Rain almost looks certain for tomorrow’s weather forecast so we decided to cancel plans to rent a car and drive to Lago Garda. Instead we thought we’d walk the streets and enjoy the outdoors in Vicenza, then tomorrow go to some museums.
This quartet was playing jazz tunes at the end of our street. We’ve seen a lot of buskers and a lot of references to classic jazz like Duke Ellington and Miles Davis. Same in Bologna.
We went to look at Il Duomo, the main church of Vicenza.
People often think Il Duomo refers Florence cathedral or to the dome of a church but the word derives from the Latin domus or domus dei, meaning house or house of God and is the nickname given to the main or principal church of a city.
It was Sunday but Il Duomo, Santa Maria Annunziata, was not open at the time when we went by. It also has no big piazza in front, but at the side, which is unusual. The north end is quite different in style from the main Gothic style church.
Some suggest it was designed by Palladio but there are no documentation or drawings to substantiate this. The attribution is based on style.
On the other hand, the Basilica Palladiana (1546) is definitely by Palladio and one of his most important early designs.
The building was the palace of the city government. Palladio called it “Basilica” because the functions and form of a modern city hall resembled those of an ancient Roman Basilica. He did not construct the entire building but added the two-story loggias to the exterior of an older building.
For the facade, Palladio used two levels of arcades with rounded arches and columns, which opened up the exterior of the building to the interior courtyard. The arcades were divided by columns and small circular windows (oculi), with a variety of decorative detail. The building was not completed until 1617, after Palladio’s death.
There are now shops, restaurants and an exhibition space in the building. There’s a terrazza open on the top level this weekend but my fear of heights keeps me from going there.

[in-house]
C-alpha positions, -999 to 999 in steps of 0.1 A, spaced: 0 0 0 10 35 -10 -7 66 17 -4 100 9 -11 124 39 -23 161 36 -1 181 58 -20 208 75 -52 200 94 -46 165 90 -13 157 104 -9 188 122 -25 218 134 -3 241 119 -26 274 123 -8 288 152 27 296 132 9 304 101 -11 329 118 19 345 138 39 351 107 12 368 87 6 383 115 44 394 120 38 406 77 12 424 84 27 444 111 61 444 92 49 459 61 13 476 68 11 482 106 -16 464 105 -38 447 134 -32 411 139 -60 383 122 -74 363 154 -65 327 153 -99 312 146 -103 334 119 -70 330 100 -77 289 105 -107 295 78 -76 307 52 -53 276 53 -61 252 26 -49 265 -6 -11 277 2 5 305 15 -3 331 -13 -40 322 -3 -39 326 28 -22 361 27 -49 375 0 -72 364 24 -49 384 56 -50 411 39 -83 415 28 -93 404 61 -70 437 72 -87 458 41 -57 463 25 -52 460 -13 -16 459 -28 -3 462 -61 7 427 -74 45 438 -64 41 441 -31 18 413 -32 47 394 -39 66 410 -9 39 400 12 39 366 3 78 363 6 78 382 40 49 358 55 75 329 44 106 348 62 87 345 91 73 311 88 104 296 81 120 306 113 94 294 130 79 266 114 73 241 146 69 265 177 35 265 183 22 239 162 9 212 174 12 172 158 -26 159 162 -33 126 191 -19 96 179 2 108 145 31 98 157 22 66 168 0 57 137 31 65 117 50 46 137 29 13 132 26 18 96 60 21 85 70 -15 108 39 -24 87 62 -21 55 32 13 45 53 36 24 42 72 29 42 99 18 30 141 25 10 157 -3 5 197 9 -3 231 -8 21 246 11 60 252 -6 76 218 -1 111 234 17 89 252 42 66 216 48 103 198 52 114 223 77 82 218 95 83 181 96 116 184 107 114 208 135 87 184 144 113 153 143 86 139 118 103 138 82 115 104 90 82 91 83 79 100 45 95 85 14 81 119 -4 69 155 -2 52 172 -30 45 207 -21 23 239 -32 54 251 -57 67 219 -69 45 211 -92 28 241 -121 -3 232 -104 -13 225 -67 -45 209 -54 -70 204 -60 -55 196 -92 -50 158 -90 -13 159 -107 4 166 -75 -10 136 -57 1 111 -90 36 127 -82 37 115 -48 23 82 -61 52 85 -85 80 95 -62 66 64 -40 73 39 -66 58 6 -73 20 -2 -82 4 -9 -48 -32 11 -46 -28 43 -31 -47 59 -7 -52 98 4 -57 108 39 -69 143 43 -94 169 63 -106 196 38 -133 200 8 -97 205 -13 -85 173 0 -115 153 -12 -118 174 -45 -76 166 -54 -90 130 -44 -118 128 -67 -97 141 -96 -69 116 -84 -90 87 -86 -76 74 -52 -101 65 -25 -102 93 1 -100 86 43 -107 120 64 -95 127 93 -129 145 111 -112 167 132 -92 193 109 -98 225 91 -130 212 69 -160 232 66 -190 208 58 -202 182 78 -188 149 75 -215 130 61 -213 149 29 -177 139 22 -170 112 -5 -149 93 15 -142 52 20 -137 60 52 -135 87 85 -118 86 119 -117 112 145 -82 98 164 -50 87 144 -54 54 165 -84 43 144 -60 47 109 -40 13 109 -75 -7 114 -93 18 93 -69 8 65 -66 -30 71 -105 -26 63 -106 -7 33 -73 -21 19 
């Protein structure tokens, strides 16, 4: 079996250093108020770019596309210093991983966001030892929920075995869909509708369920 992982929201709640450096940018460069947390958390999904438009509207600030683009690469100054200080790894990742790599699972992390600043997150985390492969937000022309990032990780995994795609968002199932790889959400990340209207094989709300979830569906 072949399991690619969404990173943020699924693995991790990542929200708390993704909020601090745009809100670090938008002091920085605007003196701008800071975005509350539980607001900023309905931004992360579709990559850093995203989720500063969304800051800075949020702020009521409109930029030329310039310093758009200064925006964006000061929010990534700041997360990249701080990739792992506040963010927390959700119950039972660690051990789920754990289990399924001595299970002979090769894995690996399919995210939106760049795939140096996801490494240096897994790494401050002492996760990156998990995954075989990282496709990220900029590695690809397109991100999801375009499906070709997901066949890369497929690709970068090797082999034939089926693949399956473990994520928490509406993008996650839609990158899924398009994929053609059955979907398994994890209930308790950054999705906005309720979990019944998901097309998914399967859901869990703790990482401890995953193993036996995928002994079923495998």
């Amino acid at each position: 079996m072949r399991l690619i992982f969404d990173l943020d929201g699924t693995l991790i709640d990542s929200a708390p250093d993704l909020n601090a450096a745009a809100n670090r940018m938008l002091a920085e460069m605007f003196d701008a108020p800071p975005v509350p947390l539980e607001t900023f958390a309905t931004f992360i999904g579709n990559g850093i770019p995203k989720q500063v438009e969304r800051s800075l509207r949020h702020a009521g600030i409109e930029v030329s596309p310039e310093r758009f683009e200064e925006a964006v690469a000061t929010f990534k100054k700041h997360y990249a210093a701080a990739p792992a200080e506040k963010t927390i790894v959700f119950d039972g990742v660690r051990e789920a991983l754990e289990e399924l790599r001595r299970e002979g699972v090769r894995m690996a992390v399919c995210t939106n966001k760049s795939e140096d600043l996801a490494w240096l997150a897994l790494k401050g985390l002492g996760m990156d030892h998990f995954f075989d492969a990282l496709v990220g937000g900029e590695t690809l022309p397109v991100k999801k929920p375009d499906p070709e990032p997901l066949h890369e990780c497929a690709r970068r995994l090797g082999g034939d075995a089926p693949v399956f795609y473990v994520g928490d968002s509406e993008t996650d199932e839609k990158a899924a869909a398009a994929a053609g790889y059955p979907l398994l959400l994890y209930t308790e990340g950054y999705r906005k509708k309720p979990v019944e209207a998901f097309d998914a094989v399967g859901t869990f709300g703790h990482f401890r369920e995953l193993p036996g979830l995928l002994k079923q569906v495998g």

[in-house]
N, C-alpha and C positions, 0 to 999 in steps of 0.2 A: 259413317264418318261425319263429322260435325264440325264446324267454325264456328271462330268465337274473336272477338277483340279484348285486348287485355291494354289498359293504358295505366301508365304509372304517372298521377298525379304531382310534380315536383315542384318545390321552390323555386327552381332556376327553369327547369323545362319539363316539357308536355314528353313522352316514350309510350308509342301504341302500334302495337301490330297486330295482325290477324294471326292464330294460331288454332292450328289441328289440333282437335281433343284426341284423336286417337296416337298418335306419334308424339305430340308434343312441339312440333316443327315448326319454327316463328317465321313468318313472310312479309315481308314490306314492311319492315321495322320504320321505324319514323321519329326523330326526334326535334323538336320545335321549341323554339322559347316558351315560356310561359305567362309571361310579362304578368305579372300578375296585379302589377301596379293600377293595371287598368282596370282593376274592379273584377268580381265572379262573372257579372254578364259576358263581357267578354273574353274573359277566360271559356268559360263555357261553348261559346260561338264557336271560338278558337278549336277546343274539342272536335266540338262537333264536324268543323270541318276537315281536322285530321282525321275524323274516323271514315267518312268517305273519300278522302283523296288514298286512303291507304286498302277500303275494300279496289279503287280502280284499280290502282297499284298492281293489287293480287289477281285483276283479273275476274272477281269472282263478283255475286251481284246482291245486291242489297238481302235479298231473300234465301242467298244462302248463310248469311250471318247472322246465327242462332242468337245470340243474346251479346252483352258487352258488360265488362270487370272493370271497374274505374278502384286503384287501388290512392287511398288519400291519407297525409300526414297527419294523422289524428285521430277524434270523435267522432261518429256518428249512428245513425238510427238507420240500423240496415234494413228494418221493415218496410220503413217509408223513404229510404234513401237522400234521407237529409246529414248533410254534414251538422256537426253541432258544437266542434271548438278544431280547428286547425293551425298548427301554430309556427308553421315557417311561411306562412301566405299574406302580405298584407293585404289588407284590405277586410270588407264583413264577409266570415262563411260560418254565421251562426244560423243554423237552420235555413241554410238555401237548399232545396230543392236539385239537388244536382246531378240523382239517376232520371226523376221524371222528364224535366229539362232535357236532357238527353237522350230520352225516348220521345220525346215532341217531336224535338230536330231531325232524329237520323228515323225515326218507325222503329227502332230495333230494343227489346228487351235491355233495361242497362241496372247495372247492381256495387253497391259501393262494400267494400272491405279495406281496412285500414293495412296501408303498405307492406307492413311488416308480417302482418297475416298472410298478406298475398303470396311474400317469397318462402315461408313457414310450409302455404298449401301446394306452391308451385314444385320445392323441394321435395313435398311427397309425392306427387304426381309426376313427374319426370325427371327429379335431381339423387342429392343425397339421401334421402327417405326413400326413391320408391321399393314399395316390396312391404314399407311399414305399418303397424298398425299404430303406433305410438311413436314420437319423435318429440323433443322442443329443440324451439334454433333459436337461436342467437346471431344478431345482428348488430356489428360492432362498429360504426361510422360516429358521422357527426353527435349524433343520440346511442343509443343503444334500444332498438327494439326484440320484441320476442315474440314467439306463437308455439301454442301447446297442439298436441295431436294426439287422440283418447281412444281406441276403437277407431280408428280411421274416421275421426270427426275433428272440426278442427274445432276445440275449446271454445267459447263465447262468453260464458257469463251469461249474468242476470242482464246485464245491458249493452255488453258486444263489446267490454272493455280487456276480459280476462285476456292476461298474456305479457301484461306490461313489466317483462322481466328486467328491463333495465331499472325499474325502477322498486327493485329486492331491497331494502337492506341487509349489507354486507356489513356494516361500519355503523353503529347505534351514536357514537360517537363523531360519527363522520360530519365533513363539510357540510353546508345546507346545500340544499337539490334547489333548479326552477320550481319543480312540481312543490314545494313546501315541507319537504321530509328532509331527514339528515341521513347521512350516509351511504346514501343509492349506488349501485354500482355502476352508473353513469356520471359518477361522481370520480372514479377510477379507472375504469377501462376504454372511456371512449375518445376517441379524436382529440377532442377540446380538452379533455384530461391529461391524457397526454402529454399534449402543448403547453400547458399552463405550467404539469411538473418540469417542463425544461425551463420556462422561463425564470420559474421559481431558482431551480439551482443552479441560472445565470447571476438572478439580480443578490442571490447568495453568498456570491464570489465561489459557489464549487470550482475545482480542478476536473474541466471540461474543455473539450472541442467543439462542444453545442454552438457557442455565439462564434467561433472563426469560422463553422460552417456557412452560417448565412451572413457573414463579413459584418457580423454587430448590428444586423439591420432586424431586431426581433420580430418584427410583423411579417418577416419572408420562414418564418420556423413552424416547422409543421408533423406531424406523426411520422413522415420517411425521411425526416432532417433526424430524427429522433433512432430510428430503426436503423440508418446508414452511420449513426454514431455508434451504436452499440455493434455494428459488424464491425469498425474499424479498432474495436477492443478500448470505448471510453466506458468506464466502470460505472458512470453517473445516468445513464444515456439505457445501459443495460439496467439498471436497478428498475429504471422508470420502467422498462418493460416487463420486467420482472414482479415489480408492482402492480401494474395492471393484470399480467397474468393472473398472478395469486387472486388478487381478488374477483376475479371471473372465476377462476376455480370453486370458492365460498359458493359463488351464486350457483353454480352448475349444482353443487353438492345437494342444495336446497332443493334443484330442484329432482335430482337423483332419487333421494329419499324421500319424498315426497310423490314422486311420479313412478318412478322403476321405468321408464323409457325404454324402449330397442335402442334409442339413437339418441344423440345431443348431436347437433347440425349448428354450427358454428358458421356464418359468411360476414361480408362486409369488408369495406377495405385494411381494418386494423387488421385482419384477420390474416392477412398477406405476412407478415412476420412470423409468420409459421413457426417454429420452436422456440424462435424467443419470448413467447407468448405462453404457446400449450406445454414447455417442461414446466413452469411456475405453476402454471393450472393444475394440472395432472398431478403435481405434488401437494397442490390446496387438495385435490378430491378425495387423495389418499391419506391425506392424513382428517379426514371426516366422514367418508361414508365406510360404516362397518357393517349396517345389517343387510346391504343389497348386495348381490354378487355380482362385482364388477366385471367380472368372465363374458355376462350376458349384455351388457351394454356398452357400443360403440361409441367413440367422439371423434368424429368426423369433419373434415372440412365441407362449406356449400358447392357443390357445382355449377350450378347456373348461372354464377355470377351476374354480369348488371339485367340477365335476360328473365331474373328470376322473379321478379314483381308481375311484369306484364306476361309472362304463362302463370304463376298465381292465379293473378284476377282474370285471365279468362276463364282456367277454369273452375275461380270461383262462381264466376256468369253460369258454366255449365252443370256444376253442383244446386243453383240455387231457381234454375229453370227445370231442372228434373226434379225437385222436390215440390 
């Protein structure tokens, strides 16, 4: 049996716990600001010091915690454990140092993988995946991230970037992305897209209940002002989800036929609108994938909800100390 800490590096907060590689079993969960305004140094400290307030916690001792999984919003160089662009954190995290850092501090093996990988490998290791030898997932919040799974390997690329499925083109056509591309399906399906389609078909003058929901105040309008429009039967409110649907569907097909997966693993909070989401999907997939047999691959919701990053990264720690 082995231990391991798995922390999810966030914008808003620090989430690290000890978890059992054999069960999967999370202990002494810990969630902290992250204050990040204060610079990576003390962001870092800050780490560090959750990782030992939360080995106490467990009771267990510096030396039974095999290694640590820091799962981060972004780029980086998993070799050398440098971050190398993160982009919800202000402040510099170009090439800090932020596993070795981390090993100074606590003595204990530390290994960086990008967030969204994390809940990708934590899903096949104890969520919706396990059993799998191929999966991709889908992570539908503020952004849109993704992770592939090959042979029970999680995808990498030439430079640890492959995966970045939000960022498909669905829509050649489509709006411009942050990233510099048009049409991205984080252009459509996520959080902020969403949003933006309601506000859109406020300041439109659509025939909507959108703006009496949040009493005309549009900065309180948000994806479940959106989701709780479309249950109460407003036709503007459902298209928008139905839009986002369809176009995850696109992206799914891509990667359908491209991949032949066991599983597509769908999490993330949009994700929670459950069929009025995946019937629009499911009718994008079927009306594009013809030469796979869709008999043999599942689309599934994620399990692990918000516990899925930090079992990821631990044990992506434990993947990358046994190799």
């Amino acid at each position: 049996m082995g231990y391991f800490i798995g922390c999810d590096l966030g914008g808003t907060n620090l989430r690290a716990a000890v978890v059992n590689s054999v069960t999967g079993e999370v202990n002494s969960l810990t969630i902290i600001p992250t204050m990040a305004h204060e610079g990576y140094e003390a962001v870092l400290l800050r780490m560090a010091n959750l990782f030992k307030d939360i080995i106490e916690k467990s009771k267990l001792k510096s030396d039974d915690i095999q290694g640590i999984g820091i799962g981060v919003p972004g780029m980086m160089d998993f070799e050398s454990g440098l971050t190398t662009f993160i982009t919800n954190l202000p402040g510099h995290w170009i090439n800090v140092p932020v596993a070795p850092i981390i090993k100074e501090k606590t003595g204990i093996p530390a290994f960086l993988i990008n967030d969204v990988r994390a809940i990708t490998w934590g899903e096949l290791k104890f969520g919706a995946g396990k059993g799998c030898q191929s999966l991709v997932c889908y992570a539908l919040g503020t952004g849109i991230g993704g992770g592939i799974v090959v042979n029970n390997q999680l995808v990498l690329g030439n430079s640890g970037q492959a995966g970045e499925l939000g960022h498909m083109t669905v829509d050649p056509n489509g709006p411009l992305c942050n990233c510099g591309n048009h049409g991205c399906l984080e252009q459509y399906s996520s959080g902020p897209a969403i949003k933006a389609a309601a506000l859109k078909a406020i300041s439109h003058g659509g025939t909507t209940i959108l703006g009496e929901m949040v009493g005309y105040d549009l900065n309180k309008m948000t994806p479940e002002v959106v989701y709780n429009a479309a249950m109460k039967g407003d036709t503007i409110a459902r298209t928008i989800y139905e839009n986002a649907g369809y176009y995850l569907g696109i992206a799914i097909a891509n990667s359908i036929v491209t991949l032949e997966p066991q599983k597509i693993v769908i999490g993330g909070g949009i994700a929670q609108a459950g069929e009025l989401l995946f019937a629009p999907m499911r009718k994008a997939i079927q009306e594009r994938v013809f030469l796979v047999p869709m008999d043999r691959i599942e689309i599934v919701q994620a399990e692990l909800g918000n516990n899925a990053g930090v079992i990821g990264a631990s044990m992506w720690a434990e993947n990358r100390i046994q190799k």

Next to the Basilica Palladiana is a clock tower built in the 15th century. If my Italian reading is accurate, a plaque claims it was the first mechanical clock built for public use.
The Basilica Palladiana faces the main public piazza. Across is a loggia also designed by Palladio but appears to have lost a lot of the plaster and stucco finish and no longer open to the public. The sign says it is owned by the Comune of Vicenza, in other words, owned by the city.
The piazza, Piazza delle Erbe, on the other side of the Basilica Palladiana is several metres lower as the ground slopes down towards the river.
There’s a plaque on the medieval looking brick tower but my Latin is not up to being able to understand.
We went to a bookshop that was open and which was supposed to have some English language books. Scott finished reading his novel and wanted another in paper. The selection was not huge and included authors claimed to be “best selling” but I didn’t recognize many of the names. Some were classics—Jane Austen, Robert Louis Stevenson—others like Julia Quinn, a historical romance novelist (if you aren’t a Bridgerton fan) would not be Scott’s choice for vacation reading or probably reading at any time. Interestingly, the shop had books in both English and Italian which were tempting but I had read them all—Austen, Dickens, F Scott Fitzgerald, Conan Doyle, Conrad, Oscar Wilde.
We had a long slow lunch at Garibaldi Bistrot, the casual restaurant of Matteo Grandi whose eponymous restaurant has a Michelin star. More importantly, the restaurant has outside tables looking across to Basilica Palladiana.
We both had salads and a local rosato or still rosé.
We also had a beet root soup amuse bouche. All the vegetable eating was balanced out with dessert.
We also used the opportunity to do a little sketching which inspired Scott to want to visit a nearby stationary shop that carries art supplies. I saw a lot of pretty looking journals but didn’t want to carry around the extra bulk or weight. Scott bought a little set of coloured pencils.
For dinner, we returned to Garibaldi Bistrot and sat on table back under the covered area. Rain was expected to start.
I had bigoli with duck ragù, a local traditional dish that we’ve seen on many menus. It is quite rich like a Bolognese ragù which is traditionally made with veal.
Scott had roasted goat and polenta.
I forgot to take a photo of the Pinot Nero we had which was very like a Pinot Noir, quite soft.
Scott noticed dark clouds gathering in the west. Our server, who also served us at lunch, said that when rain is coming from Lago Garda, to the west of Vicenza, rain is heavy. When it comes from the sea, the east, rain is light. We returned to the apartment without getting rain on.